discriminating guests that we have.”
As one of the Historic Hotels of America,
certain historic aspects of the interior and exte-
rior of the property are protected and the resort
owners are responsible for ensuring all histori-
cal elements remain intact. Out of respect for
the architecture, Biltmore Blocks are still used
whenever the resort adds new wings and build-
ings, and new furnishings are always consistent
with Wright’s decorative style.
At the same time, the Arizona Biltmore is in
line with today’s most luxurious resorts, complete with a spa, fine dining and upscale shops.
The resort has also continued to grow and
evolve. Recently, the pools and pool surfaces
were reworked and a highly upgraded Arizona
wing of rooms was opened, along with upgrades
in other areas.
By respecting its past and embracing its future,
the Arizona Biltmore has maintained its status
as an oasis of luxury, both locally and nationally.
When the resort opened in 1929, it was owned
by the Wrigley family until 1970. Throughout
those first 40 years, guests had to be invited
to stay at the Jewel of the Desert. The resort
quickly became world renowned as a preferred
luxury oasis for celebrities, heads of state and
captains of industry. In fact, every U.S. president
since Herbert Hoover has stayed at the Arizona
Biltmore. Most recently, Senator John McCain
held his election night party at the resort.
Since changing ownership in the 1970s, the
Arizona Biltmore is no longer invitation-only,
yet it still remains an exclusive getaway for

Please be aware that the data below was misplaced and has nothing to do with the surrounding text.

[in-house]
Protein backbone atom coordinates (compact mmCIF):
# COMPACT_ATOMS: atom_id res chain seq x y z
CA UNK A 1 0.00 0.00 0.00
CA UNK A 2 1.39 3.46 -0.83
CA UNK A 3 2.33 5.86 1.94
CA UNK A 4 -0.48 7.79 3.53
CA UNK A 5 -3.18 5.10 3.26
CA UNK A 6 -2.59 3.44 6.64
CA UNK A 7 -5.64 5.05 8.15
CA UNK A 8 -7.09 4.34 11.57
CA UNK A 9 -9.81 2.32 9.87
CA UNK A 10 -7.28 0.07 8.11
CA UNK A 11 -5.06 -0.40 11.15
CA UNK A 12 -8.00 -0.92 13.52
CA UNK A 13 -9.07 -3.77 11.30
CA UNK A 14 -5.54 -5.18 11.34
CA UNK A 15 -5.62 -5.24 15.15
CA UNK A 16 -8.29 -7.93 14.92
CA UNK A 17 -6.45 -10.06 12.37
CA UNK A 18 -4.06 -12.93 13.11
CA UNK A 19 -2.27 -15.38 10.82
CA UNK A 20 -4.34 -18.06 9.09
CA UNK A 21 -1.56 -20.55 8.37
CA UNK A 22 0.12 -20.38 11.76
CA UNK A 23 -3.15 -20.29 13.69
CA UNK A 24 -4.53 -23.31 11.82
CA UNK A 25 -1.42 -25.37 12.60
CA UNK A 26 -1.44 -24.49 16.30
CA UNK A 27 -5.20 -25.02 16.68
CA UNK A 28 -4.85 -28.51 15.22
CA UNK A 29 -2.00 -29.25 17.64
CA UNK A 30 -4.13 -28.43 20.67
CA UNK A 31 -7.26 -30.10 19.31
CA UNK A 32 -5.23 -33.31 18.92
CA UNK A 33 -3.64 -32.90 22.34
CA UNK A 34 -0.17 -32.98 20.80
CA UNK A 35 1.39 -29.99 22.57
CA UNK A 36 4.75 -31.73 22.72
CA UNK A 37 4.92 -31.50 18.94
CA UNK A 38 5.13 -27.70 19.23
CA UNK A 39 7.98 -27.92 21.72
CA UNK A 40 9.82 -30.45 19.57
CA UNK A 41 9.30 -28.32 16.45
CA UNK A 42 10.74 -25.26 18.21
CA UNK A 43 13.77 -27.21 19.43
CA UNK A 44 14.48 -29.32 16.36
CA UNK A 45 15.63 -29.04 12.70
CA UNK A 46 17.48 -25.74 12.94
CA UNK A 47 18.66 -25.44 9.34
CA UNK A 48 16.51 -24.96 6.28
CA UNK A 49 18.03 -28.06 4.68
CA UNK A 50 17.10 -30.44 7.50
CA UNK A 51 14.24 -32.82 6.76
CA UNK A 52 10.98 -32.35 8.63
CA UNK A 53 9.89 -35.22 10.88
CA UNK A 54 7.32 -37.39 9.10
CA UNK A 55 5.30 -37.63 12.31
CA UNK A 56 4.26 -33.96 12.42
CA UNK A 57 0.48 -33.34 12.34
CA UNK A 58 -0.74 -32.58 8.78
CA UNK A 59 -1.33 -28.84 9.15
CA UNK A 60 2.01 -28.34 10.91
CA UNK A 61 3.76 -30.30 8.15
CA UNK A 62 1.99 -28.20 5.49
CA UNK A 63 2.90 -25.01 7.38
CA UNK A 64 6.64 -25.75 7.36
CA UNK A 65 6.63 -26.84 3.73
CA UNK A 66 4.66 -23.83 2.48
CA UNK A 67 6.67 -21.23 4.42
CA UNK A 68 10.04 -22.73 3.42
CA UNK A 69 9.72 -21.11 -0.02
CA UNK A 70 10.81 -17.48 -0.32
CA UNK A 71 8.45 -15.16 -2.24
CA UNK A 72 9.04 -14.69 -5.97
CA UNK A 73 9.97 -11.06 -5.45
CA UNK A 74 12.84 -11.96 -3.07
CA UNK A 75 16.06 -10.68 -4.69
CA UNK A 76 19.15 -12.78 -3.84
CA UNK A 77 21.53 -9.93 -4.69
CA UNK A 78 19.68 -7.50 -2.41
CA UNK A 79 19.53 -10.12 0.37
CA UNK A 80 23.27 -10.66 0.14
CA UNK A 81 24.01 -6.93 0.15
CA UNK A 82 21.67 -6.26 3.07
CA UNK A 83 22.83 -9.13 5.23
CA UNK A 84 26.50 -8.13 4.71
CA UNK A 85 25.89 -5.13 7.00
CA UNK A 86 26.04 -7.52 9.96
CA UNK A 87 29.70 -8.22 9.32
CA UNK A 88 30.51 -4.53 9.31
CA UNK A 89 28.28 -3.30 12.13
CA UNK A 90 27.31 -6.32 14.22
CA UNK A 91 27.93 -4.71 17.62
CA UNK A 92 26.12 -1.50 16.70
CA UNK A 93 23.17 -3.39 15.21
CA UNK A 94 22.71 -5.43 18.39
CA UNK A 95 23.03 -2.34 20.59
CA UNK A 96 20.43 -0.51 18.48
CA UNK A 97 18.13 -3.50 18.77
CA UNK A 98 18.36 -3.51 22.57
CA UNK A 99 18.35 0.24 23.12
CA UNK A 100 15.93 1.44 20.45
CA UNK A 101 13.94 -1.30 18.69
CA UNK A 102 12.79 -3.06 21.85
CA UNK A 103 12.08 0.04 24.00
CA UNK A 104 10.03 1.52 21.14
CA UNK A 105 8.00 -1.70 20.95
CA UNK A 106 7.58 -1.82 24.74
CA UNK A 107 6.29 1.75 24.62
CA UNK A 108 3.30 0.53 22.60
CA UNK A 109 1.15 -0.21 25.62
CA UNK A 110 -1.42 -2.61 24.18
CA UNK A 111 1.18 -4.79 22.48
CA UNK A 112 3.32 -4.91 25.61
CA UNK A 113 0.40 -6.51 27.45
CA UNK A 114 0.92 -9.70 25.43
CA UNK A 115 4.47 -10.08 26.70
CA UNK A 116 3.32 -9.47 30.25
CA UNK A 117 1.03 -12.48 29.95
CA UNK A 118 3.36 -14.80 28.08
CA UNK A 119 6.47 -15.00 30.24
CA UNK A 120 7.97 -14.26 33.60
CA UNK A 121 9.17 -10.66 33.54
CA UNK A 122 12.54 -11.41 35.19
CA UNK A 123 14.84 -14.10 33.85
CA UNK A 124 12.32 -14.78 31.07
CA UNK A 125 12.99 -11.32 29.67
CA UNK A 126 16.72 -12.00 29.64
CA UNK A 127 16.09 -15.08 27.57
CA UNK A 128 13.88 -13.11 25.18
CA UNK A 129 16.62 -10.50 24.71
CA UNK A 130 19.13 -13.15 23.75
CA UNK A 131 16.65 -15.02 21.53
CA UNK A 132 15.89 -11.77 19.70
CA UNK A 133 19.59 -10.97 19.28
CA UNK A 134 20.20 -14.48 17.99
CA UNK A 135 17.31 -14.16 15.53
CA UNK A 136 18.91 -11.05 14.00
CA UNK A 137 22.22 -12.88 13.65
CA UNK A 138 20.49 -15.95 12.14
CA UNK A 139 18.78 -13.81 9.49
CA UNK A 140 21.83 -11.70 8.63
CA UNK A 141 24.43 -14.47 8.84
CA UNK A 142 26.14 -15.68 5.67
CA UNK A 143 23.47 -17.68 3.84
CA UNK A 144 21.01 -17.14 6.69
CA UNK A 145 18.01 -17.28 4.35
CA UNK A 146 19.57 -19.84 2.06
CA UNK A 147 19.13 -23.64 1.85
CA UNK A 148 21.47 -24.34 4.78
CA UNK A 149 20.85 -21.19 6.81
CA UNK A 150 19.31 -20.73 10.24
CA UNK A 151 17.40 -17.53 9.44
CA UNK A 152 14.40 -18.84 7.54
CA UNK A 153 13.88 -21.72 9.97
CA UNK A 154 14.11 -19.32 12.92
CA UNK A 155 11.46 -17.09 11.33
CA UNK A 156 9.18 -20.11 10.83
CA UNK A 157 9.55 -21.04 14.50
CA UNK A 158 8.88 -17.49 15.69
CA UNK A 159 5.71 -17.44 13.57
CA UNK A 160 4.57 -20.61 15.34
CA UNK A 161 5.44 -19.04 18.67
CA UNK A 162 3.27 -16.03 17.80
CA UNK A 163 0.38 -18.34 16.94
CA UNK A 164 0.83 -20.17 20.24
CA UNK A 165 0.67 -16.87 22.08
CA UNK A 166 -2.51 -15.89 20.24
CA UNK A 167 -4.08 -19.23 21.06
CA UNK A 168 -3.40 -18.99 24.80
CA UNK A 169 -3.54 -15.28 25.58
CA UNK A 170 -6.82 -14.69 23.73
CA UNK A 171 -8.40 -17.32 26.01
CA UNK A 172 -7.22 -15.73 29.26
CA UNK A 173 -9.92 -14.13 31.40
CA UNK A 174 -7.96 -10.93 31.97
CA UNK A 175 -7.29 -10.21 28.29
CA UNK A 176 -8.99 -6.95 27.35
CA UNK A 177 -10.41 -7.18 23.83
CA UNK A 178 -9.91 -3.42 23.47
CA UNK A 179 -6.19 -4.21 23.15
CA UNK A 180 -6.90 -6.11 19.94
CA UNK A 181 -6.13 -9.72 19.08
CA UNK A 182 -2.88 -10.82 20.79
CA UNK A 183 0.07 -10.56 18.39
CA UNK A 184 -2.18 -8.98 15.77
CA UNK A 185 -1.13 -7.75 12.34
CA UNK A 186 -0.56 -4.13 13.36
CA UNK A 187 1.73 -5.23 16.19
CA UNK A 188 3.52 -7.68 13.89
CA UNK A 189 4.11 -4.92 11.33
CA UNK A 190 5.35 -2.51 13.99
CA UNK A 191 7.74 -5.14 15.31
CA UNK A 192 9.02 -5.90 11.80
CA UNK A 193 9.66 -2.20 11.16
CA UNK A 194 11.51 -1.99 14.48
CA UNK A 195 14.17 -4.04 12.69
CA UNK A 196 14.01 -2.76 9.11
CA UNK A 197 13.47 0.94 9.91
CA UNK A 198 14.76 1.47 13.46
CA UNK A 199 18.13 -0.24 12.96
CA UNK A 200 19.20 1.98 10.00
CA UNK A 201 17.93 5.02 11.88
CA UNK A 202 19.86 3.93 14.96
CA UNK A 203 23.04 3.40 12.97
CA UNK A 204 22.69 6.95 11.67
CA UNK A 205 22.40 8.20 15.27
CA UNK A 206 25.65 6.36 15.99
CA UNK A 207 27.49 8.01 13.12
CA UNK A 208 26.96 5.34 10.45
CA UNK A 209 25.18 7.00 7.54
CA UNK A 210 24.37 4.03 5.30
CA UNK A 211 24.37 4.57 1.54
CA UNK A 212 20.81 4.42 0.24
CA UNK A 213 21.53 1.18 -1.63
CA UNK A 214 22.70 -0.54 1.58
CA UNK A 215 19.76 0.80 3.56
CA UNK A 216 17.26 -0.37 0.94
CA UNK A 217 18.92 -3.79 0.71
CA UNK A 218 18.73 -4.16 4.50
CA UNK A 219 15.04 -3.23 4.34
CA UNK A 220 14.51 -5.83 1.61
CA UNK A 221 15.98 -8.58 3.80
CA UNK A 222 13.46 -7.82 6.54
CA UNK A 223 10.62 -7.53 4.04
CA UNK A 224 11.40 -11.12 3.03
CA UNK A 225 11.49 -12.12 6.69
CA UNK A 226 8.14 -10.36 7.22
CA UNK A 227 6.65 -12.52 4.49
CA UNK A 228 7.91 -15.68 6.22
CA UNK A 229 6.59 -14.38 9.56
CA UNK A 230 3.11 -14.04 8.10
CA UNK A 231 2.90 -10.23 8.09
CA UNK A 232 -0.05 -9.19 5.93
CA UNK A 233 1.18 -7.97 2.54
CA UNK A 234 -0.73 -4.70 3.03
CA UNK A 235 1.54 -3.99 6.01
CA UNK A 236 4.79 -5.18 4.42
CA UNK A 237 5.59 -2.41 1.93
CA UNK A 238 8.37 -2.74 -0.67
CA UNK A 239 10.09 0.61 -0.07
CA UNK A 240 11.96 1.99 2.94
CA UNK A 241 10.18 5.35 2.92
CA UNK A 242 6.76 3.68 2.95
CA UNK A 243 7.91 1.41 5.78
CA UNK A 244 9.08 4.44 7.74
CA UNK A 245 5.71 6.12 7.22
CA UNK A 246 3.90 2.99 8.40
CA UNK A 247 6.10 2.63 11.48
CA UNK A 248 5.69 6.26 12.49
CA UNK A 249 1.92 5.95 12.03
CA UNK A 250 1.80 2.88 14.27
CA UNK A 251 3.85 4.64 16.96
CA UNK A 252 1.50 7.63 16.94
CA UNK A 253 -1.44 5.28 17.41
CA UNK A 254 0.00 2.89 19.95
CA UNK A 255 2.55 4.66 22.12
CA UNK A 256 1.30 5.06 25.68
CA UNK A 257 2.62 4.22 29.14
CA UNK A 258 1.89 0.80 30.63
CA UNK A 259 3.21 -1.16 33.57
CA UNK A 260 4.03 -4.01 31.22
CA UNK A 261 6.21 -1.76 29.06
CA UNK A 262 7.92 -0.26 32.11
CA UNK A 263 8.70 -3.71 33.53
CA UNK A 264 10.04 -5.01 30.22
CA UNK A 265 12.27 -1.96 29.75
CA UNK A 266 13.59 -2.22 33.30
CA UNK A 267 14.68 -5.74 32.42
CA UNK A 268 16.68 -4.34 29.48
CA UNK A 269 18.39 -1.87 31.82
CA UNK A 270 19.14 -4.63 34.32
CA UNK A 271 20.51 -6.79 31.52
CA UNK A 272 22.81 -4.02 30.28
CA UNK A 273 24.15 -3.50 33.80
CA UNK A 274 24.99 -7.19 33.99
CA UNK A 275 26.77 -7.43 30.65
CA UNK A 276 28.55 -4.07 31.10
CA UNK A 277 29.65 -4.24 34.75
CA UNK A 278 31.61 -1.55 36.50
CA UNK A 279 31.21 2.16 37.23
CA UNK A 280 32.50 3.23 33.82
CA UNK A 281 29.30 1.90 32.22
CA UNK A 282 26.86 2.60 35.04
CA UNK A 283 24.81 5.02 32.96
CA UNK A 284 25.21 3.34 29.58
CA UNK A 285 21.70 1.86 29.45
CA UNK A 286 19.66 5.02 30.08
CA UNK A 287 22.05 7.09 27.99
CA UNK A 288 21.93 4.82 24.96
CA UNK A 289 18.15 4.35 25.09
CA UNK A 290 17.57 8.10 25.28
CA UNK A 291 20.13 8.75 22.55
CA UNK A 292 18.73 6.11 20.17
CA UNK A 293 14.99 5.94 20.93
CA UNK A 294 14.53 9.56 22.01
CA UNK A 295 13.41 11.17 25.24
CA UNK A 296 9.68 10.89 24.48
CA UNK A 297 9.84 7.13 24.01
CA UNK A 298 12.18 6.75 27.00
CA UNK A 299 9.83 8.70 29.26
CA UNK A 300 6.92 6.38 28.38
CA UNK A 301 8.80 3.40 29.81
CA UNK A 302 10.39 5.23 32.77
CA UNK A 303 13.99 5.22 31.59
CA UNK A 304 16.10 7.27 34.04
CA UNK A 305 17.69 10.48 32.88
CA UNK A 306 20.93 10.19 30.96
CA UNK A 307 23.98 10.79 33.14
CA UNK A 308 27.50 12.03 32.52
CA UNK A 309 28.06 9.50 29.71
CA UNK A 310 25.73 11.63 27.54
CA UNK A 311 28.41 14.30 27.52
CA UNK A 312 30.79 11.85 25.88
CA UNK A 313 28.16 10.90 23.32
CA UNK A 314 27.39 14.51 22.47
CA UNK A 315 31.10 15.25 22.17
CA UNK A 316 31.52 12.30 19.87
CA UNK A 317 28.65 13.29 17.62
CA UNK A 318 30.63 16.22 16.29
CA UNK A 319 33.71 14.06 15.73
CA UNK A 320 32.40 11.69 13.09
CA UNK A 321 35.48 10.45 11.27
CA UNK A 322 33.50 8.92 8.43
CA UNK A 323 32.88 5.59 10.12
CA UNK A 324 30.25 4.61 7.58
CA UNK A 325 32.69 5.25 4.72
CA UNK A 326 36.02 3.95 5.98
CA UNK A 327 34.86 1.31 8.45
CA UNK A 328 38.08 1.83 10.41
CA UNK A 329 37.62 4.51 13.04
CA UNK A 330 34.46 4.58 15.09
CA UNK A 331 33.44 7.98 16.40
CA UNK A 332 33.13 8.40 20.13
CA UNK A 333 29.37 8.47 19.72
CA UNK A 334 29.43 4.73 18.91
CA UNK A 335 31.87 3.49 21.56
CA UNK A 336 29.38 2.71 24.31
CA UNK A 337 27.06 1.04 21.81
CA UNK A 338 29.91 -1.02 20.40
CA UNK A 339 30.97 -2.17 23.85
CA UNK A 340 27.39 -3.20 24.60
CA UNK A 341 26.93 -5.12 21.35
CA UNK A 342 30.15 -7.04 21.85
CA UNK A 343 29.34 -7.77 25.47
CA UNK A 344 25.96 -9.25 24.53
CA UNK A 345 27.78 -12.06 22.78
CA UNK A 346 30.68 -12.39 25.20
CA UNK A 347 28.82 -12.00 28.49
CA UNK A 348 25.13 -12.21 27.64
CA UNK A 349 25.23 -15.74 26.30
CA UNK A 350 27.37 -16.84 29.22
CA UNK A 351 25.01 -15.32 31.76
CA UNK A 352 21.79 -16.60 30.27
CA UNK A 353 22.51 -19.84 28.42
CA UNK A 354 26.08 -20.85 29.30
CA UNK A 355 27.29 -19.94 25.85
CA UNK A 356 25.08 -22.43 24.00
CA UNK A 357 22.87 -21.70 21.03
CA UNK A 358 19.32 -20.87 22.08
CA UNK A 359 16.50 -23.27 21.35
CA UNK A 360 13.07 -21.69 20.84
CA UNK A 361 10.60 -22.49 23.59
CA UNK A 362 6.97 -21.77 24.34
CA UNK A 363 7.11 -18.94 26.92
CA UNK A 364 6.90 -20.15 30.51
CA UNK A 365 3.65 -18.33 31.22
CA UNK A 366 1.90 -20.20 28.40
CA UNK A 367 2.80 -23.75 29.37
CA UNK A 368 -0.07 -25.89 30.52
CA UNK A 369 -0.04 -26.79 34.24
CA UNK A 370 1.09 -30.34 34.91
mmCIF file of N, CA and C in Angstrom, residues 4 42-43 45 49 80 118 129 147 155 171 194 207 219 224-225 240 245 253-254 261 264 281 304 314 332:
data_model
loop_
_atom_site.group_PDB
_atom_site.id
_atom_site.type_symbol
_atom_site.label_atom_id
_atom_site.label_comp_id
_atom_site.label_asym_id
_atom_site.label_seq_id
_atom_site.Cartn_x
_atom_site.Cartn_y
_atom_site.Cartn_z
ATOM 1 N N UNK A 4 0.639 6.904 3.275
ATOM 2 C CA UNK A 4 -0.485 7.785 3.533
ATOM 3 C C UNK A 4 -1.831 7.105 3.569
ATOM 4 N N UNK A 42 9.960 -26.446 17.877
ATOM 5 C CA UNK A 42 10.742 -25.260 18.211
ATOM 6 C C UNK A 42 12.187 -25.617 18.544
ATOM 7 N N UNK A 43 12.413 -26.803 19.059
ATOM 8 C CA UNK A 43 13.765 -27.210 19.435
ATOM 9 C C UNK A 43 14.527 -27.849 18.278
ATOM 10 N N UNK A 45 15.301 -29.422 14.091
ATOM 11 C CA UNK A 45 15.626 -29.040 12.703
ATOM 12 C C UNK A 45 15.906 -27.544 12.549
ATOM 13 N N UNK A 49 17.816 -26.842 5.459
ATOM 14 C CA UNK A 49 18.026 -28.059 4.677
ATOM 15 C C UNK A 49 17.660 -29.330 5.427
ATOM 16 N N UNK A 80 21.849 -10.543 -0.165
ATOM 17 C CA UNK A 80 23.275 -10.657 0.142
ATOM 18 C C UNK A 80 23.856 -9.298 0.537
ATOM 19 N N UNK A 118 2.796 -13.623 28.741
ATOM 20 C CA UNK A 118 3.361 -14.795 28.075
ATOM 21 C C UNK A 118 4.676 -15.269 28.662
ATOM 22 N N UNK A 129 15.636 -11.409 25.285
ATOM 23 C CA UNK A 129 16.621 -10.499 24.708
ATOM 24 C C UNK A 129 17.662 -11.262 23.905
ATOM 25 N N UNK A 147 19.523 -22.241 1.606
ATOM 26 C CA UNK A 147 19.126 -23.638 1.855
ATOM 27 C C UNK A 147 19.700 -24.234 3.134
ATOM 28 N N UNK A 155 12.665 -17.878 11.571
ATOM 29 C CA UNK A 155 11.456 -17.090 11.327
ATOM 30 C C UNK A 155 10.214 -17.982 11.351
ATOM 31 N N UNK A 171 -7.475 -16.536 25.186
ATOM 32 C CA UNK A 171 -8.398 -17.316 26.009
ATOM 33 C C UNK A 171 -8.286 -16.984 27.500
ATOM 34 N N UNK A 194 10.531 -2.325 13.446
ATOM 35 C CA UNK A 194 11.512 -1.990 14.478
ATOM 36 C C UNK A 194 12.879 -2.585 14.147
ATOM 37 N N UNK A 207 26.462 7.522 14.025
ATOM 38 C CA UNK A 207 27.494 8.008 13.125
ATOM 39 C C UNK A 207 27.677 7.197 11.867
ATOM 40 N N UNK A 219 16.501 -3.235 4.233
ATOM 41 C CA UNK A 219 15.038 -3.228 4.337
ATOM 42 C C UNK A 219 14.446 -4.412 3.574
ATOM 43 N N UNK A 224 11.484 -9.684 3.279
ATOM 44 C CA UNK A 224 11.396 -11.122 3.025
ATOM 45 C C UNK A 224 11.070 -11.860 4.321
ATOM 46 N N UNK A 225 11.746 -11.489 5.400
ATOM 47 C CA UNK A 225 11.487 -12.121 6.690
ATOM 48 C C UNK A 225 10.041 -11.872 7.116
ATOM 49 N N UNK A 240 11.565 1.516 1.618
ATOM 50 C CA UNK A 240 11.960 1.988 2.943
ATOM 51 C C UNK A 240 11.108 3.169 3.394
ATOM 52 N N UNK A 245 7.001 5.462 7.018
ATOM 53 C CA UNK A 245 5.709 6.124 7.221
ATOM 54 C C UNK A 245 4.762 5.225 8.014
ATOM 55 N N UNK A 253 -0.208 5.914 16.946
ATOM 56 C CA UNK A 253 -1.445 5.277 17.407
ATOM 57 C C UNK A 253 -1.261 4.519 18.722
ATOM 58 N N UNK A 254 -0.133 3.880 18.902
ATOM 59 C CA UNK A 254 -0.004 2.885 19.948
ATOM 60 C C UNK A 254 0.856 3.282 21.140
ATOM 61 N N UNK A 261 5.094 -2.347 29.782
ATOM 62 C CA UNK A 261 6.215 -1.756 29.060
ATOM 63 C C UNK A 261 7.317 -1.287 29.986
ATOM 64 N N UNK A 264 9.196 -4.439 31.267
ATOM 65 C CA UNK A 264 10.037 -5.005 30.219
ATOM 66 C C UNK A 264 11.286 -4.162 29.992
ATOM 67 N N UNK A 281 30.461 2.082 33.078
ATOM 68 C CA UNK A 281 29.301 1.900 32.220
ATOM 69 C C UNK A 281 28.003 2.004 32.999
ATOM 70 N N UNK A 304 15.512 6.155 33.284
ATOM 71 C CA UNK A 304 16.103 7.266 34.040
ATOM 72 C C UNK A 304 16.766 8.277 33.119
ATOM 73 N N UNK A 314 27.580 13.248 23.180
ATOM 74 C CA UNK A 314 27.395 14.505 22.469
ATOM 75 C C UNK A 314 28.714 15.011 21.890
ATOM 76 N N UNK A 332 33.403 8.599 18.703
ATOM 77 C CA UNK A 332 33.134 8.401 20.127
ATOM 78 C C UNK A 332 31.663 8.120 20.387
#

many high-profile guests.
“The Arizona Biltmore has been very influential,” said Thorn. “It is an international icon.”
keePinG it runninG
Of course, maintaining such a high-profile
property takes a strong and organized manage-
ment team. With 739 guest rooms located on an
amenity-filled, 39-acre property, the team has
many responsibilities. And managing a historic
property poses unique challenges.
“The building is 80 years old and has been
remodeled and expanded several times,” said
Andrew Stegen, general manager. “There are
many different materials and methods of con-
struction, and some of those materials are no
longer used or in existence.”
However, managing a property with so
much notoriety allows the managers and
associates a sense of pride in their work.
“I get to work in a very interesting, historic
property that is deep with stories,” said Stegen.
“I get to ride the coattails of a legend that will,
frankly, be around long after I will.” n
MADE OF DESERT
SAND IN 1929.
RESORT & SPA